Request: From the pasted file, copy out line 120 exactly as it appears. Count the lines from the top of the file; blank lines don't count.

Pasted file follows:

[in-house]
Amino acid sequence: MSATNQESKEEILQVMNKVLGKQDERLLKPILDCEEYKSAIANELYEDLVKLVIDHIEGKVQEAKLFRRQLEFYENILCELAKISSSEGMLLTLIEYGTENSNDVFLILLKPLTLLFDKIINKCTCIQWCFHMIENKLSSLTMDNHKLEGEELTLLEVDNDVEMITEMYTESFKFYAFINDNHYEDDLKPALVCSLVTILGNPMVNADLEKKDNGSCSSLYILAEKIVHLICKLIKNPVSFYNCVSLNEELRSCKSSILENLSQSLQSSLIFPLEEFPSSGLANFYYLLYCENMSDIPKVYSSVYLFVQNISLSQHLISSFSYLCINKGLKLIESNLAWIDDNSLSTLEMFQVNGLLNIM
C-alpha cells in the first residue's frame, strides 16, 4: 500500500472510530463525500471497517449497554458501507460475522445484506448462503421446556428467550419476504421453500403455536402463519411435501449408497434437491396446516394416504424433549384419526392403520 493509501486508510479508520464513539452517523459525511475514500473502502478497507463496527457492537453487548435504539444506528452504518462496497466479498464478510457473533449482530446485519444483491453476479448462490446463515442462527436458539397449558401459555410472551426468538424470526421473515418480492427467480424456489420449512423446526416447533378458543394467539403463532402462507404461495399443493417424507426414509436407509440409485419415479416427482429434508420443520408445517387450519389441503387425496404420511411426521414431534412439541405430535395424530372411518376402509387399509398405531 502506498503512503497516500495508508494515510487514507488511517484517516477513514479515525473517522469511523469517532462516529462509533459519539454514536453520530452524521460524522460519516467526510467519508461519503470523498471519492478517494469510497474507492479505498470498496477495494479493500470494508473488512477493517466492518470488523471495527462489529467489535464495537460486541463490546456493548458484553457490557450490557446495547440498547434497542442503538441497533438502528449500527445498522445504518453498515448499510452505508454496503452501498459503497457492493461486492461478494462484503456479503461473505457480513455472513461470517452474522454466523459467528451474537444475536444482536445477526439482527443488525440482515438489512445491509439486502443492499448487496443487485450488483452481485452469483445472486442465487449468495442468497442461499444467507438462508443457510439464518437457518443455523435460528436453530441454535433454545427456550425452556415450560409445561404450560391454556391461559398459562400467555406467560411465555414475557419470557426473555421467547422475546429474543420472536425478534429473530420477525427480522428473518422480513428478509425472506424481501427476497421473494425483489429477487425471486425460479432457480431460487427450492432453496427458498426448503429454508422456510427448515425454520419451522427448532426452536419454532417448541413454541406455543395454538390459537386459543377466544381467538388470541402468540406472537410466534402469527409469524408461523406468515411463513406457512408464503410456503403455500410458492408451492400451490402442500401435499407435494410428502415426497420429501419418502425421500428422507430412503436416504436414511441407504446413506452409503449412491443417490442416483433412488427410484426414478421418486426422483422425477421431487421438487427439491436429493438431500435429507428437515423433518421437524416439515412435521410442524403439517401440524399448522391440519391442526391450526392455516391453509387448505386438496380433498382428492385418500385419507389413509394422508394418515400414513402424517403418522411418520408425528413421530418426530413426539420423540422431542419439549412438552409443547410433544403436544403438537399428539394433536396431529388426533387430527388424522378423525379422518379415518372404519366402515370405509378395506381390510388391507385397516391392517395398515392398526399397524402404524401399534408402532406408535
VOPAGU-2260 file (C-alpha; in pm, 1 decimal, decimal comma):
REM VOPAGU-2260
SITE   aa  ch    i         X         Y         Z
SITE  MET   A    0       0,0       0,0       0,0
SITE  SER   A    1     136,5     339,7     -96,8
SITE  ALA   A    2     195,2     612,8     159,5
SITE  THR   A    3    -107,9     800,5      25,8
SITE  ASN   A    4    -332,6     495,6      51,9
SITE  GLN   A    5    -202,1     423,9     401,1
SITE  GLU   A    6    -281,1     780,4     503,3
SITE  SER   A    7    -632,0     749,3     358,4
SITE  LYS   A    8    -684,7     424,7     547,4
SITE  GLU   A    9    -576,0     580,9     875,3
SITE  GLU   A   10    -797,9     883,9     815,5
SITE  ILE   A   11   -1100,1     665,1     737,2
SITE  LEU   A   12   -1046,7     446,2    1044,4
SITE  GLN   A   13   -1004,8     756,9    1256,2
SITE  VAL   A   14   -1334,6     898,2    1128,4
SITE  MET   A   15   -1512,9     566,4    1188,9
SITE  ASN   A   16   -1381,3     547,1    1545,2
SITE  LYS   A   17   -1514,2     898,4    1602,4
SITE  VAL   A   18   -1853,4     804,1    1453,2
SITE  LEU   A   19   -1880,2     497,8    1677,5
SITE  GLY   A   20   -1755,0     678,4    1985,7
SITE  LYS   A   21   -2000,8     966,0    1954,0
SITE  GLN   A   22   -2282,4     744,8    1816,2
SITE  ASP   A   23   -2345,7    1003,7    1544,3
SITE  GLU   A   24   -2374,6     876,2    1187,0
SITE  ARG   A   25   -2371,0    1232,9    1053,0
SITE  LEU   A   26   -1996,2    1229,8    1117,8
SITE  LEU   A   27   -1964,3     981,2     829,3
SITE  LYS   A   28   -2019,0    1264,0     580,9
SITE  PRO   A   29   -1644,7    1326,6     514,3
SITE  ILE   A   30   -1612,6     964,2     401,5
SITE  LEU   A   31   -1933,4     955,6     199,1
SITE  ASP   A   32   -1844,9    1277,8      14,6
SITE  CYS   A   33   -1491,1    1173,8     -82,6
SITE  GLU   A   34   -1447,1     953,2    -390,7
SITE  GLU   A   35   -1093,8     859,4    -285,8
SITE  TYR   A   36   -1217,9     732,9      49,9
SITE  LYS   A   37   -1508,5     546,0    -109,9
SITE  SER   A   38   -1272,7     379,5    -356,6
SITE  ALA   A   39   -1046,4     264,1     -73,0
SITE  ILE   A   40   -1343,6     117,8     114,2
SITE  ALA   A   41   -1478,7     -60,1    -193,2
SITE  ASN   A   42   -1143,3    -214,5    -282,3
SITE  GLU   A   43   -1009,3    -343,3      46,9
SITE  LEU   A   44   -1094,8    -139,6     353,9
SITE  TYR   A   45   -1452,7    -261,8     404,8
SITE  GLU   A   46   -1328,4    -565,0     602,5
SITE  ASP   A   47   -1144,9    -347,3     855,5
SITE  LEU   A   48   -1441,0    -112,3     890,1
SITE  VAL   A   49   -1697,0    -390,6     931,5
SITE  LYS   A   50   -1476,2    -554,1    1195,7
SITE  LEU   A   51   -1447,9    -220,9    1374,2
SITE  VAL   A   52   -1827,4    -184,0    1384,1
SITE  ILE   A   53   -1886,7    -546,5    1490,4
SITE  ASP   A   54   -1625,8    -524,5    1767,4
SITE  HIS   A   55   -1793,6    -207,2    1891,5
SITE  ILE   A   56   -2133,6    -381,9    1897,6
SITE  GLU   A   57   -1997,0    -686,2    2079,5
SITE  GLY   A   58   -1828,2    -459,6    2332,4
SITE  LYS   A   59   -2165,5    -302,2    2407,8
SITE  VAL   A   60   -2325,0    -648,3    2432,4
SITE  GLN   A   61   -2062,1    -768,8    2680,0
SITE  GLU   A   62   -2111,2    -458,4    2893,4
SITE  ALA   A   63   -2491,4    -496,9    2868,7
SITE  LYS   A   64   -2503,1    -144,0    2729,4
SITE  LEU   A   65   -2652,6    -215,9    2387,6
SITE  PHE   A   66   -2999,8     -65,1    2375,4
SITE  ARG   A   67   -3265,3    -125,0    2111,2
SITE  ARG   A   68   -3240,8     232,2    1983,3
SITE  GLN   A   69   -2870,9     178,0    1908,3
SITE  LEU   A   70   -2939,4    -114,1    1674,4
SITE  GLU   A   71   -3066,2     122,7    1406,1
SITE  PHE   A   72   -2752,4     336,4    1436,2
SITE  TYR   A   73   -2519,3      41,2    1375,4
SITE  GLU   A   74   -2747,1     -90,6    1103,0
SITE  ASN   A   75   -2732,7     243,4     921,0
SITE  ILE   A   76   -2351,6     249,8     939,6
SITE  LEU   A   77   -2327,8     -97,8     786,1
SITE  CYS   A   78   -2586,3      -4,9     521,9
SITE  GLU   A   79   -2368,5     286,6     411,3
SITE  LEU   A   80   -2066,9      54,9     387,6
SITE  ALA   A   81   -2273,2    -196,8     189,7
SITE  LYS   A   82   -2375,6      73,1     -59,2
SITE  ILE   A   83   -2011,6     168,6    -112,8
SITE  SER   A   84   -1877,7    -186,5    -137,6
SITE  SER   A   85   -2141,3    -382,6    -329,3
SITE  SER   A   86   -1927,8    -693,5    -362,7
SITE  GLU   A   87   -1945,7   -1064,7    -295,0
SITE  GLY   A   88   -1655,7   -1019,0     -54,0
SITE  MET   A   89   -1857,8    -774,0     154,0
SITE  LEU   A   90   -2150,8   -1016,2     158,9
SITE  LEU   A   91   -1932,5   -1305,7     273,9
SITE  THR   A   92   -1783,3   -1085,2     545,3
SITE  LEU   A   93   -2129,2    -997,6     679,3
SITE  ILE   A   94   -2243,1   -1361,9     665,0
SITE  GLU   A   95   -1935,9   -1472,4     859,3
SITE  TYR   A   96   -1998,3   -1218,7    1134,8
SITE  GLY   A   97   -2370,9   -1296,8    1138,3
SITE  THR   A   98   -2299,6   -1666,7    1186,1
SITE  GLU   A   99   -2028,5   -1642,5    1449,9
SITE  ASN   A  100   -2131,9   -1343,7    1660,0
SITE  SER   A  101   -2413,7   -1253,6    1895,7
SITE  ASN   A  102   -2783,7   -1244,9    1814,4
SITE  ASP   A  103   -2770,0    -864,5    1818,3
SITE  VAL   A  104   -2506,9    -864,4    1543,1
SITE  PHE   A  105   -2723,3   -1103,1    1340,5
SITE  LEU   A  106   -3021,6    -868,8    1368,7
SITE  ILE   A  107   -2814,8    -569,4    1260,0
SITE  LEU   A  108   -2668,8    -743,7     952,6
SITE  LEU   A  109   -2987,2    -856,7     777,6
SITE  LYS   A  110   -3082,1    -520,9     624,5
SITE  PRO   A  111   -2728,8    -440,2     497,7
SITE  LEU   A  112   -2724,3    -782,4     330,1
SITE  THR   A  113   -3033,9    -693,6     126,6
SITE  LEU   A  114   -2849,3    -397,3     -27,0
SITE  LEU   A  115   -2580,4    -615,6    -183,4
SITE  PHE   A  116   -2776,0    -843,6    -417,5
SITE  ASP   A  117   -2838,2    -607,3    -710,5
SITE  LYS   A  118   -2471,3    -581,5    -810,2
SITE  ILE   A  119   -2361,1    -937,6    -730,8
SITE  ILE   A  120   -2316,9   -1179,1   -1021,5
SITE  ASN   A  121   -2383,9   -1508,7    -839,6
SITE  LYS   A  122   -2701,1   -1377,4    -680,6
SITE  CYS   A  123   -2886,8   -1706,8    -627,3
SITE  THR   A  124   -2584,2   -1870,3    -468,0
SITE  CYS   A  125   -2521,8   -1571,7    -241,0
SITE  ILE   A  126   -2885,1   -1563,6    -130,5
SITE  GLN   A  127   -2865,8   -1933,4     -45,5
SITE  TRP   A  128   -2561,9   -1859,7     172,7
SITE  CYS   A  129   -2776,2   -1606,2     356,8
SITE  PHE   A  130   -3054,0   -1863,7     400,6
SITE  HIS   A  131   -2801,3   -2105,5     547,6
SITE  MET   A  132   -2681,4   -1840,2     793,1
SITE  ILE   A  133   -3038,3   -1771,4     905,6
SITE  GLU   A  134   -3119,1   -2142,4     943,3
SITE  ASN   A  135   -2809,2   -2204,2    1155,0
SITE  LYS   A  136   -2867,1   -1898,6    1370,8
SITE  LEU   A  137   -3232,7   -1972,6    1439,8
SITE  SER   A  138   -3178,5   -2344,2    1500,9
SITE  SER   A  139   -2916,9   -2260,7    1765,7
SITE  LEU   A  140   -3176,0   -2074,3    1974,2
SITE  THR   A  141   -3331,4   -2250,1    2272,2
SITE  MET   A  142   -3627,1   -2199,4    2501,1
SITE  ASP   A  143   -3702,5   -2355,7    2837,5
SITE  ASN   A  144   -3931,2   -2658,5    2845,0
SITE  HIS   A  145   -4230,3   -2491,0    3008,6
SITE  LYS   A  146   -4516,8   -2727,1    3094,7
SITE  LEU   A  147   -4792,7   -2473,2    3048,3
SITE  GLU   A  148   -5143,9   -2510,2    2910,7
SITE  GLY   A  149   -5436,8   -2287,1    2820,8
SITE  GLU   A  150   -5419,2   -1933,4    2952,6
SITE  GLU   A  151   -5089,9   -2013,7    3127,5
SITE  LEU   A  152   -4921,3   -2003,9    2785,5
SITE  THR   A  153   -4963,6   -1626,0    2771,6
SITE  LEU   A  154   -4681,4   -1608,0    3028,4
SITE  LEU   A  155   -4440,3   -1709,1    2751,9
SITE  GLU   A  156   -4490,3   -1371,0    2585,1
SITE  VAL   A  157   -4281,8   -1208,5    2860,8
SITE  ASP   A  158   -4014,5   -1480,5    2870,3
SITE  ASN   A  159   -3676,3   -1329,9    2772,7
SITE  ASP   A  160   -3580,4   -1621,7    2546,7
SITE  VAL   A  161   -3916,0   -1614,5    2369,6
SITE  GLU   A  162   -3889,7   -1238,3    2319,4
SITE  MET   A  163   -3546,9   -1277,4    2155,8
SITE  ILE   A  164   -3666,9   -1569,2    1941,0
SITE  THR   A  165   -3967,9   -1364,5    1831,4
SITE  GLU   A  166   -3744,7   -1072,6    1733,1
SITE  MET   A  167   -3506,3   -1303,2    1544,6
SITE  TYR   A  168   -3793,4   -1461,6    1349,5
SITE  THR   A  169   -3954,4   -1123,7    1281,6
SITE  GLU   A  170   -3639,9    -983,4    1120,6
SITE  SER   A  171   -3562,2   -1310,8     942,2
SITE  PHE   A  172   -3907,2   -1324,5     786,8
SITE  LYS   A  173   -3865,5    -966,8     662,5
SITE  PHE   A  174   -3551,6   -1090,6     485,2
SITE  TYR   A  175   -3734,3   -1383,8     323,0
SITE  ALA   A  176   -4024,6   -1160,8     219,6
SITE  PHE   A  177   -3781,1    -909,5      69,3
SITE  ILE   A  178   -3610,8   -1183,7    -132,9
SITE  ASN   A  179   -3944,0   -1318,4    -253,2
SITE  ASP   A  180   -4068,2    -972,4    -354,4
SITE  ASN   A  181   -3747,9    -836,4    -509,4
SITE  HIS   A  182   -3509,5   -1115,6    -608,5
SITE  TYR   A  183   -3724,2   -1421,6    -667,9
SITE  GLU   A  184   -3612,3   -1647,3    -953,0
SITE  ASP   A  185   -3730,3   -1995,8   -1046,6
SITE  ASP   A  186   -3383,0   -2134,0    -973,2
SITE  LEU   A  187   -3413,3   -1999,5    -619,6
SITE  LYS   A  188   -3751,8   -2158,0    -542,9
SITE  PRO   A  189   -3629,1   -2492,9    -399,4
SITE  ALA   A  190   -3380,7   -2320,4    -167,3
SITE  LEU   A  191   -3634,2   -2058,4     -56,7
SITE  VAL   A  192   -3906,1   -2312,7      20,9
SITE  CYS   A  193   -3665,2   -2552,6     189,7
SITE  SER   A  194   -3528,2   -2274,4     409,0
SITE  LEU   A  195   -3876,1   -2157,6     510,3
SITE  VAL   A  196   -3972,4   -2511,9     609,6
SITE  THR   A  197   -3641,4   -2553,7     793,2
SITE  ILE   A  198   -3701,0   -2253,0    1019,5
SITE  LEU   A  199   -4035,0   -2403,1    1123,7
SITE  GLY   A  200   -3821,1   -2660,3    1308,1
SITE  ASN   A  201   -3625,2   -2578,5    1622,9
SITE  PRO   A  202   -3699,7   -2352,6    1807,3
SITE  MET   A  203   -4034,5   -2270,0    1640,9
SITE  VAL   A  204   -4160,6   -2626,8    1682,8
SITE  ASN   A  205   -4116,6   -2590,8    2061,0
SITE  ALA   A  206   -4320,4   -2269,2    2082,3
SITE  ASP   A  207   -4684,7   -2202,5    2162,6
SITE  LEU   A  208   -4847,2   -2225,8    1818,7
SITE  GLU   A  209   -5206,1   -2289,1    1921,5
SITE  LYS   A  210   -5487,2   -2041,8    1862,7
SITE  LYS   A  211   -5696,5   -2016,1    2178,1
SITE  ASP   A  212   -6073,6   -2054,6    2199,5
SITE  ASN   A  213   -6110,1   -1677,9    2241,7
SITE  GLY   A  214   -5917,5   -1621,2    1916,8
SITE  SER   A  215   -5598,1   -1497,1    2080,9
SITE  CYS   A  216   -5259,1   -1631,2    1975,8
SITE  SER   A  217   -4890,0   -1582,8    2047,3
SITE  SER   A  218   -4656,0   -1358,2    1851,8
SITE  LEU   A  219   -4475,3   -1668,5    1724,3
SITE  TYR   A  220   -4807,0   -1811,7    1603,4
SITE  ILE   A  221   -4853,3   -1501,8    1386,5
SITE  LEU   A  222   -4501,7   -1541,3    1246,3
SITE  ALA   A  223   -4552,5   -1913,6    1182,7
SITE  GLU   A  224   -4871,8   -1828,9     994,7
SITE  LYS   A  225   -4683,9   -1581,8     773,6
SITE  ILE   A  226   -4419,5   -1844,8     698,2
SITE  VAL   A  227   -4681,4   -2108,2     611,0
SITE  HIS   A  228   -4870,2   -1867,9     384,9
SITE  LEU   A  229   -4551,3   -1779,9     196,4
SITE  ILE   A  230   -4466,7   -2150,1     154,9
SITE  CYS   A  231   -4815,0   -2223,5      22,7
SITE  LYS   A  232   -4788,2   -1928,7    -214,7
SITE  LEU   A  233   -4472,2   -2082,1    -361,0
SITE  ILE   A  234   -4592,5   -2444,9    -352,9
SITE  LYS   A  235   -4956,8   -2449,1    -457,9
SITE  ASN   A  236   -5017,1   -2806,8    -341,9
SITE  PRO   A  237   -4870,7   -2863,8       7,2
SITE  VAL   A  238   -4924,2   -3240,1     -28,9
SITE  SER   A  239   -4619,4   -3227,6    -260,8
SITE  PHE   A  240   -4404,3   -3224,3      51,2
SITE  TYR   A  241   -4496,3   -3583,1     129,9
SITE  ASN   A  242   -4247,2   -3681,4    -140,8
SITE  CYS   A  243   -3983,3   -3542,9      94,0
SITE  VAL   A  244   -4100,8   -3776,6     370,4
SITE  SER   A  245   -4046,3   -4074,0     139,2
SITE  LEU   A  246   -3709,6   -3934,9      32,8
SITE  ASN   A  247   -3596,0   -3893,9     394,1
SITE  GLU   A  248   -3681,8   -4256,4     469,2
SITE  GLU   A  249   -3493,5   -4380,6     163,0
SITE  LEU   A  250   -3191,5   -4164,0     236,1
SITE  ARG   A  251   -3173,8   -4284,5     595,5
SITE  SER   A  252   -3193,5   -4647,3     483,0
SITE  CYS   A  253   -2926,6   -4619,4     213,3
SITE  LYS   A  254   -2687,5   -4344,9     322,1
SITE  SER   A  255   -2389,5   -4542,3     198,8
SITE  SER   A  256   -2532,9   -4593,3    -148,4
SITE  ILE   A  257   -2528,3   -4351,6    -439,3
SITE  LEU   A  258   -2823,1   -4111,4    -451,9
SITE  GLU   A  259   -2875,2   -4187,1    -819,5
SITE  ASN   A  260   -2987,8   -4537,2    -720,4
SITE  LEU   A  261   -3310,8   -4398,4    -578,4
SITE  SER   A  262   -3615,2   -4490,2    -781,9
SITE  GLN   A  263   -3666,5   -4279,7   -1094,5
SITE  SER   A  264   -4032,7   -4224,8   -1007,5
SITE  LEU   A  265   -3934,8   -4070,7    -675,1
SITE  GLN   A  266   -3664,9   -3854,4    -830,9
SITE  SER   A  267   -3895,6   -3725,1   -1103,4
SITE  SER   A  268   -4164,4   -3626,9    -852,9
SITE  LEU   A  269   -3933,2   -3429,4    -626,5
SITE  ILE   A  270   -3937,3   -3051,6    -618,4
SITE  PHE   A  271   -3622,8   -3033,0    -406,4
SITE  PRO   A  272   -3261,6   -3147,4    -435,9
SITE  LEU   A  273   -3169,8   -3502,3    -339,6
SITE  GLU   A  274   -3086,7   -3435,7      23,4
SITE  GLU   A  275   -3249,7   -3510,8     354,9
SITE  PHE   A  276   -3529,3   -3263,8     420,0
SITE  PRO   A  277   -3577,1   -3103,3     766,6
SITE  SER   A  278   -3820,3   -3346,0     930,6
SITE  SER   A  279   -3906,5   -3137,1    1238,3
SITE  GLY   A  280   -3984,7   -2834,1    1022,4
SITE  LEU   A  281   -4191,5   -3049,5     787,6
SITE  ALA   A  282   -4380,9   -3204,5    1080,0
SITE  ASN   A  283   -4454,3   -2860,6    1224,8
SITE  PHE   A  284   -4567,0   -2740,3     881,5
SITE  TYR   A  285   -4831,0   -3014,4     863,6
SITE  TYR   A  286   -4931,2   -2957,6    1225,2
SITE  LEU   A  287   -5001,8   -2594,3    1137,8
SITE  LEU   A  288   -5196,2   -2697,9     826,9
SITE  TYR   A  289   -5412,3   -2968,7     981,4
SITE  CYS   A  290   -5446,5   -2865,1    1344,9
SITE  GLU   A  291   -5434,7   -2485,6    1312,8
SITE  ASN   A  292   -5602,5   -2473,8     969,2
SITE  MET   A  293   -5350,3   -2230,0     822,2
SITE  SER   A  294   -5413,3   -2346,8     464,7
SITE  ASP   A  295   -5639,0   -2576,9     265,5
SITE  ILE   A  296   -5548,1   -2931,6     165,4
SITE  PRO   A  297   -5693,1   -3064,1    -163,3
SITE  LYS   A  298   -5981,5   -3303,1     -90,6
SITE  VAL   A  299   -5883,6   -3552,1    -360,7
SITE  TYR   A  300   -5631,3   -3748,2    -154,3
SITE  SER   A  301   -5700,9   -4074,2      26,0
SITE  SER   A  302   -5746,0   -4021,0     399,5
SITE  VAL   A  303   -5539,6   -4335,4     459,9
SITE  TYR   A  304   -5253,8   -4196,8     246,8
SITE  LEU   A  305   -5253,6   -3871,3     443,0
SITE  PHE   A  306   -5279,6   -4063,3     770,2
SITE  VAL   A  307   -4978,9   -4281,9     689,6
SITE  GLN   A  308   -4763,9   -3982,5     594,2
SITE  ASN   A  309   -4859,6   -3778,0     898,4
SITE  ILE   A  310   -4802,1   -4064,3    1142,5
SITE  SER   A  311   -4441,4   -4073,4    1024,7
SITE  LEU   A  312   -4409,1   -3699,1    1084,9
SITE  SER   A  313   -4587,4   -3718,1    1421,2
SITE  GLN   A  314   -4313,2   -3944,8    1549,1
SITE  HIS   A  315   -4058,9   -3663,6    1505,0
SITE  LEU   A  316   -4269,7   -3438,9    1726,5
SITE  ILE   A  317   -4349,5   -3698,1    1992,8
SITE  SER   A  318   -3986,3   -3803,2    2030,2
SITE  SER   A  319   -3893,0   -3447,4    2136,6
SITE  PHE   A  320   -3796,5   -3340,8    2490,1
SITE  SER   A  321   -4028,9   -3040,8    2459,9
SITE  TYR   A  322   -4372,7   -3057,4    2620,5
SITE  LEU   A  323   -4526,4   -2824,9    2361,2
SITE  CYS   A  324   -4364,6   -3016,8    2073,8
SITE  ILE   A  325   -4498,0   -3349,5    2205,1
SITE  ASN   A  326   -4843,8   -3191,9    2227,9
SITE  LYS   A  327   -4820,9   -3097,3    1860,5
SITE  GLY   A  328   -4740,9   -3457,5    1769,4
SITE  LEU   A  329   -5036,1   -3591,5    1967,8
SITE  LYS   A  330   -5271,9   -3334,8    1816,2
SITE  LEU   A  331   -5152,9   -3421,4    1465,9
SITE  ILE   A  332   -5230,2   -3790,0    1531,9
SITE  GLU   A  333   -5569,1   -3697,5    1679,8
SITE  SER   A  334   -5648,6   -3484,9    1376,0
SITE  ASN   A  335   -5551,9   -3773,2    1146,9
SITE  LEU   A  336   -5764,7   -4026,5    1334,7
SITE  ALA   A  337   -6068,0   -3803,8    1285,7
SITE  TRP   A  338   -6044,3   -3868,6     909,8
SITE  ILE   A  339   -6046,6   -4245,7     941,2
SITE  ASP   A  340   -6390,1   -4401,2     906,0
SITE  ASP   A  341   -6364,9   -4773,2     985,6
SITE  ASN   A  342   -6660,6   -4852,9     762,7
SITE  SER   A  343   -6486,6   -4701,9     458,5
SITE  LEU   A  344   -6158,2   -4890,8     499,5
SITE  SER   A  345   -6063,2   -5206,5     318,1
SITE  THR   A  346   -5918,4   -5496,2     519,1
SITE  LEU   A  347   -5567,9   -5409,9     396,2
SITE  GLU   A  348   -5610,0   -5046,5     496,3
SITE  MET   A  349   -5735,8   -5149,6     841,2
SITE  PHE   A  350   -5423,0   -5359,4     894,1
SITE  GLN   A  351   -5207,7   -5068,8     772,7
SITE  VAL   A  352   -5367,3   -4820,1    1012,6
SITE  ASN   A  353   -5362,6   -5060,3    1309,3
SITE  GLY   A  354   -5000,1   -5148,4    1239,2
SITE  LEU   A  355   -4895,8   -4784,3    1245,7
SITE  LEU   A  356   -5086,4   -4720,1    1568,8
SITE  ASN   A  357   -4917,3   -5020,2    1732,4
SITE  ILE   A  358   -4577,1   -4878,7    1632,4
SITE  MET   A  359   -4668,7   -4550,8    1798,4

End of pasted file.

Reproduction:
SITE  THR   A  113   -3033,9    -693,6     126,6